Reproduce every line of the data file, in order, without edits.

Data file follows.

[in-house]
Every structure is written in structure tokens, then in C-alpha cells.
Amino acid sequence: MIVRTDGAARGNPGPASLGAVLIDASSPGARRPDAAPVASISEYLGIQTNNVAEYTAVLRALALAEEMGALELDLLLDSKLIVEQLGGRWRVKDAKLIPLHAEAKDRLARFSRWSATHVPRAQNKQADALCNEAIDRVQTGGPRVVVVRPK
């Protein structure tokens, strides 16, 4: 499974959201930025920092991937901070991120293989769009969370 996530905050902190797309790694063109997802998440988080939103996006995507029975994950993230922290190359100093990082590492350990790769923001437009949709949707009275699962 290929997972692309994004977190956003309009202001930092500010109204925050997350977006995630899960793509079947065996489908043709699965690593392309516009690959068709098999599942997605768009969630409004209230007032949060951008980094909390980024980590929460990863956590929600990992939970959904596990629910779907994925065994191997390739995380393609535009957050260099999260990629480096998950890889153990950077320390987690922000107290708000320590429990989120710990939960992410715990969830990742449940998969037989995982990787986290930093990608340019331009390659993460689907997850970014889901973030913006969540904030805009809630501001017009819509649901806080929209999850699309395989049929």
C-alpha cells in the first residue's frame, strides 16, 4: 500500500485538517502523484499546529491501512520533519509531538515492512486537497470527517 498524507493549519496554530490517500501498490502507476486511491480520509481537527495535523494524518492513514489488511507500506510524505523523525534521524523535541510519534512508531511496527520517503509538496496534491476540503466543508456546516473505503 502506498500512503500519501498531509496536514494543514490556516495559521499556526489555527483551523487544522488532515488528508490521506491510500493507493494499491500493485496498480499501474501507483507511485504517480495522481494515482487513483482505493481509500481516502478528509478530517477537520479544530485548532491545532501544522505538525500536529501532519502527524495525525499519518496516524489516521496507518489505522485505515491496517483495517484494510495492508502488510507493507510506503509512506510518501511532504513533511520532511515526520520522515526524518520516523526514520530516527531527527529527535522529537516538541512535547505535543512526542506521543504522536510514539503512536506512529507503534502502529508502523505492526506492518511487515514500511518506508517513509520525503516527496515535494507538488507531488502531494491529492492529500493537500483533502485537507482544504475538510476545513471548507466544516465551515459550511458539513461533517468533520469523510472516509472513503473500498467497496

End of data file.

[in-house]
Every structure is written in structure tokens, then in C-alpha cells.
Amino acid sequence: MIVRTDGAARGNPGPASLGAVLIDASSPGARRPDAAPVASISEYLGIQTNNVAEYTAVLRALALAEEMGALELDLLLDSKLIVEQLGGRWRVKDAKLIPLHAEAKDRLARFSRWSATHVPRAQNKQADALCNEAIDRVQTGGPRVVVVRPK
């Protein structure tokens, strides 16, 4: 499974959201930025920092991937901070991120293989769009969370 996530905050902190797309790694063109997802998440988080939103996006995507029975994950993230922290190359100093990082590492350990790769923001437009949709949707009275699962 290929997972692309994004977190956003309009202001930092500010109204925050997350977006995630899960793509079947065996489908043709699965690593392309516009690959068709098999599942997605768009969630409004209230007032949060951008980094909390980024980590929460990863956590929600990992939970959904596990629910779907994925065994191997390739995380393609535009957050260099999260990629480096998950890889153990950077320390987690922000107290708000320590429990989120710990939960992410715990969830990742449940998969037989995982990787986290930093990608340019331009390659993460689907997850970014889901973030913006969540904030805009809630501001017009819509649901806080929209999850699309395989049929």
C-alpha cells in the first residue's frame, strides 16, 4: 500500500485538517502523484499546529491501512520533519509531538515492512486537497470527517 498524507493549519496554530490517500501498490502507476486511491480520509481537527495535523494524518492513514489488511507500506510524505523523525534521524523535541510519534512508531511496527520517503509538496496534491476540503466543508456546516473505503 502506498500512503500519501498531509496536514494543514490556516495559521499556526489555527483551523487544522488532515488528508490521506491510500493507493494499491500493485496498480499501474501507483507511485504517480495522481494515482487513483482505493481509500481516502478528509478530517477537520479544530485548532491545532501544522505538525500536529501532519502527524495525525499519518496516524489516521496507518489505522485505515491496517483495517484494510495492508502488510507493507510506503509512506510518501511532504513533511520532511515526520520522515526524518520516523526514520530516527531527527529527535522529537516538541512535547505535543512526542506521543504522536510514539503512536506512529507503534502502529508502523505492526506492518511487515514500511518506508517513509520525503516527496515535494507538488507531488502531494491529492492529500493537500483533502485537507482544504475538510476545513471548507466544516465551515459550511458539513461533517468533520469523510472516509472513503473500498467497496